In order to meet the needs on the ground, UNESCO declared to be in permanent contact with the local authorities, and all the partners concerned, to protect and restore education in the country, with an emphasis on teaching at distance.

In line with UNESCO recommendations, Ukraine had put in place an effective system in response to school closures due to the COVID-19 pandemic, through the All-Ukrainian School Platformsaid UNESCO’s Assistant Director-General for Education, Stefania Giannini, adding that the UN agency is working with the government to adapt it to current needs.

Mapping methodologies

In a dynamic way that can change rapidly as war continues and the influx of displaced people increases and spreads, UNESCO is taking a phased approach to its data project.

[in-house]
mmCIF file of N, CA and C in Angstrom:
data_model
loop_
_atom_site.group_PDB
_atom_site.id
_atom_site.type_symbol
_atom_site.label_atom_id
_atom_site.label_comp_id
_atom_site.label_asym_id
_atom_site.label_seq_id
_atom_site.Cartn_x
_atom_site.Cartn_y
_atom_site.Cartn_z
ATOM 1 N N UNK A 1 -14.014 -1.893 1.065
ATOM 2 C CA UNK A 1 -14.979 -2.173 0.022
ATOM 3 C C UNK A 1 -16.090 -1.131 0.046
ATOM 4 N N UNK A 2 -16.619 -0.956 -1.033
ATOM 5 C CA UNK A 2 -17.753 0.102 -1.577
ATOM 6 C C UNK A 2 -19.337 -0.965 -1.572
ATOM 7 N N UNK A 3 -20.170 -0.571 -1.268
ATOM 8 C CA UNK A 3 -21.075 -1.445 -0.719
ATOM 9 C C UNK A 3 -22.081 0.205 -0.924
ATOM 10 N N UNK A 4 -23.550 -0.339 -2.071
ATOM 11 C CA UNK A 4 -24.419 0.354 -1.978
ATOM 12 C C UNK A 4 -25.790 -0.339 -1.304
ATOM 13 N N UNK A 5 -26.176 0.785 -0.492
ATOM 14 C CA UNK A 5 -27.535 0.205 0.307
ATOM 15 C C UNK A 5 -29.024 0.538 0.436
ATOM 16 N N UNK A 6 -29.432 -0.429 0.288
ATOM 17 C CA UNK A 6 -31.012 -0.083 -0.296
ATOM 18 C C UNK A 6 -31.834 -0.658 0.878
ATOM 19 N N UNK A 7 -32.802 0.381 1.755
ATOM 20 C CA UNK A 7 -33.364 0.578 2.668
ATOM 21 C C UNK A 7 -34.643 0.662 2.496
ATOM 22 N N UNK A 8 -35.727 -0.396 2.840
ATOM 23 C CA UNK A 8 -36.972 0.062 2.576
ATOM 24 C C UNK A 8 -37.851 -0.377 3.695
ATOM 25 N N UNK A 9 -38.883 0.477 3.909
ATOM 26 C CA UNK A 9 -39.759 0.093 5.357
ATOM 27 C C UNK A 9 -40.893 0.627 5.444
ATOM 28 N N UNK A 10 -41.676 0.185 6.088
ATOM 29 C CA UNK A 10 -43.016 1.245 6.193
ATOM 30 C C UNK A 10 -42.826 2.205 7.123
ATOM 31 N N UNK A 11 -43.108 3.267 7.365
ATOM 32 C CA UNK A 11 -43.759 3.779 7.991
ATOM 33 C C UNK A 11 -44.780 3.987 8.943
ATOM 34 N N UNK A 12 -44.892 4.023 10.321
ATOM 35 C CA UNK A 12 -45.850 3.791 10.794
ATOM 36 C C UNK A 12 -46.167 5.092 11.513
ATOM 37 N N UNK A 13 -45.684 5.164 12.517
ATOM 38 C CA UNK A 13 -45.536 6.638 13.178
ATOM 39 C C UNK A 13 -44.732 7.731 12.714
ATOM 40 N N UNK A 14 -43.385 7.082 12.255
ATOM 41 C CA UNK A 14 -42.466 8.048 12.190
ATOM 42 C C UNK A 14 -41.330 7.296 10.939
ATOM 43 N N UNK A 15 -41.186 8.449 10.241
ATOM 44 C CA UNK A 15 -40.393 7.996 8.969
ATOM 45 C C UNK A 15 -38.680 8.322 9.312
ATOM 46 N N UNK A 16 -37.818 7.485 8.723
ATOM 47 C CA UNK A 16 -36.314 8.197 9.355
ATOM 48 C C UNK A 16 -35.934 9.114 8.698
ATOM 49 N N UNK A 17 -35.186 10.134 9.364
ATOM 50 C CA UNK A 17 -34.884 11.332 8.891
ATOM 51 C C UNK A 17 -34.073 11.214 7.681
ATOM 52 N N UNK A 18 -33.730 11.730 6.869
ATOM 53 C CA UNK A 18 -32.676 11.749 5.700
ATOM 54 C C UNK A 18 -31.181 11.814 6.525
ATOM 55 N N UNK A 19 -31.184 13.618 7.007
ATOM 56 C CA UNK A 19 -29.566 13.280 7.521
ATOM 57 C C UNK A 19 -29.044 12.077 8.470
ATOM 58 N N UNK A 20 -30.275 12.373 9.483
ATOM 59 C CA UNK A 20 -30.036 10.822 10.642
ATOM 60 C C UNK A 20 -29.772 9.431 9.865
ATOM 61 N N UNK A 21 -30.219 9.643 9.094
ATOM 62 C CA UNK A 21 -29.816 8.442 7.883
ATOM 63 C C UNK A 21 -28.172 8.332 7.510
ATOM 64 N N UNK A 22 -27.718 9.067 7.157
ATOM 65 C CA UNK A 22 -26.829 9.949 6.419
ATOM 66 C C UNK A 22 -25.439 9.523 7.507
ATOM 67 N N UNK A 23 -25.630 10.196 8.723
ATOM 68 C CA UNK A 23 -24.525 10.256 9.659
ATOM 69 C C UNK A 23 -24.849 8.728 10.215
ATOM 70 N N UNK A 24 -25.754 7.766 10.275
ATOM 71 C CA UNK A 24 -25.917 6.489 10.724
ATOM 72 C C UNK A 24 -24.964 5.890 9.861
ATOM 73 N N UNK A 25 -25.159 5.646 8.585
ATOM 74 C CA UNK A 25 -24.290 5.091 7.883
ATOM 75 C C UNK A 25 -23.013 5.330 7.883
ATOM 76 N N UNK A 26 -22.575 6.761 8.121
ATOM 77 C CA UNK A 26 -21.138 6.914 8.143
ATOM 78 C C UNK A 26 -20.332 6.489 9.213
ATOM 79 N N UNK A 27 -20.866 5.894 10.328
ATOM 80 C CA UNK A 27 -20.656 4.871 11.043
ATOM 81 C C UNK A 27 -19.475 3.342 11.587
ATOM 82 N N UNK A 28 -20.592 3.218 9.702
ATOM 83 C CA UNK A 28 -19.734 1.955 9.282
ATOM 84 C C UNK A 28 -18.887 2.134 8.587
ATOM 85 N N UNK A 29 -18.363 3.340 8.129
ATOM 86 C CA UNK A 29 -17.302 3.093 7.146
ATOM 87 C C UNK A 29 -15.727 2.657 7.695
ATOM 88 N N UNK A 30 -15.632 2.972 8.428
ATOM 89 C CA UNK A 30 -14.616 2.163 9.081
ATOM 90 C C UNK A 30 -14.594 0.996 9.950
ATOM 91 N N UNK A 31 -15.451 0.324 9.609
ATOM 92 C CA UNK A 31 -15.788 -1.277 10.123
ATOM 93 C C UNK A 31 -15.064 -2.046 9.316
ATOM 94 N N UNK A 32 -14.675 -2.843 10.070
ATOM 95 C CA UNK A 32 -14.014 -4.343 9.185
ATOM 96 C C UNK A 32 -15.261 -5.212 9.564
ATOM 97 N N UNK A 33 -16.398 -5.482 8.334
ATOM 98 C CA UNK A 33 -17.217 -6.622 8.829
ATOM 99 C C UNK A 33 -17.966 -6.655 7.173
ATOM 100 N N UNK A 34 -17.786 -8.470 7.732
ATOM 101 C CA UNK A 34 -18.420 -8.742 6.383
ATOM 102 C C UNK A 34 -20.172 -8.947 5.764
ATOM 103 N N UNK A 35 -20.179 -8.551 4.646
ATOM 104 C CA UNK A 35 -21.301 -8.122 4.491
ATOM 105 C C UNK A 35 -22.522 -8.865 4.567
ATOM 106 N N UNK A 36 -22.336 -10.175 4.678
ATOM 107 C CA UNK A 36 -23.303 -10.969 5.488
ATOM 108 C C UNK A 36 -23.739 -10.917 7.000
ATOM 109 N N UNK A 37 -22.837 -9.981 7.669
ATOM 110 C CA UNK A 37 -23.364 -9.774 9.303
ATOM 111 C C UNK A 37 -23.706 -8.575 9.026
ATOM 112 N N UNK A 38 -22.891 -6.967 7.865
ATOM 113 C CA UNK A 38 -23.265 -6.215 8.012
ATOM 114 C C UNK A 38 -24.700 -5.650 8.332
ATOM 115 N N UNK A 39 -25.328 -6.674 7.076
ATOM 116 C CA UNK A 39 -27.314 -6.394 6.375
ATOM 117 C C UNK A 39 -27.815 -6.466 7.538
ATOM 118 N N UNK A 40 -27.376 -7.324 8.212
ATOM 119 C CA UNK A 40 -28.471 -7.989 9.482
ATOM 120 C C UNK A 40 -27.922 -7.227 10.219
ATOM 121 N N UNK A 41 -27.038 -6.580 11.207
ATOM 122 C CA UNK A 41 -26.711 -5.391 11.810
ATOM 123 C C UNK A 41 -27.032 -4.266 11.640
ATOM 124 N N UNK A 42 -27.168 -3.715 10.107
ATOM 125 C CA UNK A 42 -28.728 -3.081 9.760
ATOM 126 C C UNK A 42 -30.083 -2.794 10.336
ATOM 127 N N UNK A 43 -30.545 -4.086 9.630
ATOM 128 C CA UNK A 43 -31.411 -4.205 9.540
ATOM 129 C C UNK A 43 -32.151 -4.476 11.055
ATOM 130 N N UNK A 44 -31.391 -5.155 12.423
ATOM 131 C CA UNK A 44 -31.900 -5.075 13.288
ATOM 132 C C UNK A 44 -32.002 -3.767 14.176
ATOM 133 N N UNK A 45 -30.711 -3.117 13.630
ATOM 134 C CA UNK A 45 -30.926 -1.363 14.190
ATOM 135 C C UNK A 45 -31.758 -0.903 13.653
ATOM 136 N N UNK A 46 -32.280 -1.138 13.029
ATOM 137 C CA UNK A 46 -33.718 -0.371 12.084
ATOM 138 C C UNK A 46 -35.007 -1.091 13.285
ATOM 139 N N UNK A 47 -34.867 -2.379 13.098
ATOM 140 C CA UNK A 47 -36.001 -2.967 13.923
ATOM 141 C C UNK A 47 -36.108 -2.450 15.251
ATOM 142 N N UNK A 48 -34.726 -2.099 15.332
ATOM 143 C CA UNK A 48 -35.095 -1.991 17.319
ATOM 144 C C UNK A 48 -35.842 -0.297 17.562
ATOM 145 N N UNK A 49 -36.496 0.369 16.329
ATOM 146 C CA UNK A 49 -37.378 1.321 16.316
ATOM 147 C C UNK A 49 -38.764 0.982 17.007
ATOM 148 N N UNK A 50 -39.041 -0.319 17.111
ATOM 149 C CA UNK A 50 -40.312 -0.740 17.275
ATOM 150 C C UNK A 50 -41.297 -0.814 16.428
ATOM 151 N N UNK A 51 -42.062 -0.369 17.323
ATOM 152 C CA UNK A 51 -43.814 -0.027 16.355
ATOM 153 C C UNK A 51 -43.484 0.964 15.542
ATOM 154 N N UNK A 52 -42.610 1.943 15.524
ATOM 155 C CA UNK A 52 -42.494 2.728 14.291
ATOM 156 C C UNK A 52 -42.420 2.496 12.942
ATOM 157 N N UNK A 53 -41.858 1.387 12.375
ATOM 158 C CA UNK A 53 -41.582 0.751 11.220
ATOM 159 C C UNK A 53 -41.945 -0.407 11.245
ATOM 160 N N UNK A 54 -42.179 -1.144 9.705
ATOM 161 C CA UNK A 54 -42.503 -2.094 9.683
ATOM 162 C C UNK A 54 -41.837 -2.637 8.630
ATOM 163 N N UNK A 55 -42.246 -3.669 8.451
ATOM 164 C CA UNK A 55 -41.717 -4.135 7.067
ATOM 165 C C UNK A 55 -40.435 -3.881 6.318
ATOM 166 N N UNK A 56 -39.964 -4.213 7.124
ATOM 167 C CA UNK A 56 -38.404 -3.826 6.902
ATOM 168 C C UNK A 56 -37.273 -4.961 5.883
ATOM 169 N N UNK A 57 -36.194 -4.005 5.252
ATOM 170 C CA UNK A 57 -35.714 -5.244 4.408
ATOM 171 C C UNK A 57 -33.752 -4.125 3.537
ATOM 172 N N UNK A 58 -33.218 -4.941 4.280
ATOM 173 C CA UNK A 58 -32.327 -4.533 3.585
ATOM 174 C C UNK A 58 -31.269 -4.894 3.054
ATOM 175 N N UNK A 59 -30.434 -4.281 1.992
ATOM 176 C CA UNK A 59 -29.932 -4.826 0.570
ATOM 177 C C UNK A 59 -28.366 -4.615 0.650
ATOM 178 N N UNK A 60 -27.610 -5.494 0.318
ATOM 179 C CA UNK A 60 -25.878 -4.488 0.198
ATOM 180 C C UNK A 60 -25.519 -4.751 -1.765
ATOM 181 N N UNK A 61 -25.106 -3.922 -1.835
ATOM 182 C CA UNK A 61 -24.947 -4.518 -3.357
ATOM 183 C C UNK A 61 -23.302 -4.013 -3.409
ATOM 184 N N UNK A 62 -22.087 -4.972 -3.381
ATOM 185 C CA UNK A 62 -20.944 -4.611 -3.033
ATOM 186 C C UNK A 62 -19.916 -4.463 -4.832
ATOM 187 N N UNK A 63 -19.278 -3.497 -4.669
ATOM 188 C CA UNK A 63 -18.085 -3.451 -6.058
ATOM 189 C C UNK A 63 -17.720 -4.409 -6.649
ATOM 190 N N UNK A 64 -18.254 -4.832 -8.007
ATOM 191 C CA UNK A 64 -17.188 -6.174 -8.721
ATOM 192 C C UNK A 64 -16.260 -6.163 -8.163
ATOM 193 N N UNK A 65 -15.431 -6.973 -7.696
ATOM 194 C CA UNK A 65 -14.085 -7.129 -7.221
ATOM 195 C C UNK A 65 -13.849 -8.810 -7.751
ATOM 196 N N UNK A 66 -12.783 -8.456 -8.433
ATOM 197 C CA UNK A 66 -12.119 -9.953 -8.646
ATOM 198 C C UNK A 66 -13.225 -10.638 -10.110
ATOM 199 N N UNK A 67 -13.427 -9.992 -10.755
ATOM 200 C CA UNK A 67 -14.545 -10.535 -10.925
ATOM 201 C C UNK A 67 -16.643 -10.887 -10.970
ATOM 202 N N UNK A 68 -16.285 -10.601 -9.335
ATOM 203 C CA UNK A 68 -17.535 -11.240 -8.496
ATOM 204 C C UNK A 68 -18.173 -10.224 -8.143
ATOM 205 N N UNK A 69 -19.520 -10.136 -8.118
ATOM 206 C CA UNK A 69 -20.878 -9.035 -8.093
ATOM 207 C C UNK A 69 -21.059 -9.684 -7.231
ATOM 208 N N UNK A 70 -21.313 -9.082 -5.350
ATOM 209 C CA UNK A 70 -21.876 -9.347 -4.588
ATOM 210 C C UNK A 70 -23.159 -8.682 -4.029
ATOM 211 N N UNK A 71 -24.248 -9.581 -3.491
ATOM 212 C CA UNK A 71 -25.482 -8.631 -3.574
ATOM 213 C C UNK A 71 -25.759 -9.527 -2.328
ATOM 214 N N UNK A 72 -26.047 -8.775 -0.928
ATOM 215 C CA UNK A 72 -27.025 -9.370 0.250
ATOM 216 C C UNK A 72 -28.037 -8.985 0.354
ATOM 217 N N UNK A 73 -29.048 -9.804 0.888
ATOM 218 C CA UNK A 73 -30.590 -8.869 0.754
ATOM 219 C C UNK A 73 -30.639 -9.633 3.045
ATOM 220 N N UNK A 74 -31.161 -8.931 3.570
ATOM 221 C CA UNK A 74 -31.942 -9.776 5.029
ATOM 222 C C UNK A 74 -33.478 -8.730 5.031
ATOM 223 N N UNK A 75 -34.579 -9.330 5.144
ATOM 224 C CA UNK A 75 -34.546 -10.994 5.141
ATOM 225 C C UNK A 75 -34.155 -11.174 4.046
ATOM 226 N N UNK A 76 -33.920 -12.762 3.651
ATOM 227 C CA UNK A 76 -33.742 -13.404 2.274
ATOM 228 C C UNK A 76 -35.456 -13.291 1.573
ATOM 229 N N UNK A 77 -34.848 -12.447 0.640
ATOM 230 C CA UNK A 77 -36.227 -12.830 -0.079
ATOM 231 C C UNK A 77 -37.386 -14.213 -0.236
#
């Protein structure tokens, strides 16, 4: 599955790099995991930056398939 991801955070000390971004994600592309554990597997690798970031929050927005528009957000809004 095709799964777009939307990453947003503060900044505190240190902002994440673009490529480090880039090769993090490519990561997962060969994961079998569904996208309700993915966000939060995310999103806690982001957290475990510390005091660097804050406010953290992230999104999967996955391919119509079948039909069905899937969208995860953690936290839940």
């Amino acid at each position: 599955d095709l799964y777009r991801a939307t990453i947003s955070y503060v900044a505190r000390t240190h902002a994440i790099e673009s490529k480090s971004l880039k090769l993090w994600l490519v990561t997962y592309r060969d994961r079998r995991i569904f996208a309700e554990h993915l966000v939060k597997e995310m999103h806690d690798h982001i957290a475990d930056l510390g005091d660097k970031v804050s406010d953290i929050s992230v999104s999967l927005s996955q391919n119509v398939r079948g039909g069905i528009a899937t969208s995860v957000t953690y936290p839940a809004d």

Data and analysis will come in waves with an increasing number of countries, increasingly detailed content and evolving methods of filtering and visualizing information.

The first wave of mapping of 29 countries is based on a desk review of information found on the websites of host country ministries of education.


Ukrainian refugees wait for a bus to continue their journey after crossing the Polish border to Medyka.

© UNICEF/Tom Remp

Ukrainian refugees wait for a bus to continue their journey after crossing the Polish border to Medyka.

Next steps

The mapping will also clarify whether a non-EU country is relying on existing legislation for access to education or also issuing special guidelines for the Ukraine crisis.

In doing so, it will also allow host countries to take stock of the concrete steps taken to integrate and support Ukrainian learners and teachers fleeing the warincluding international students enrolled in Ukrainian higher education institutions.

Helen D. Jessen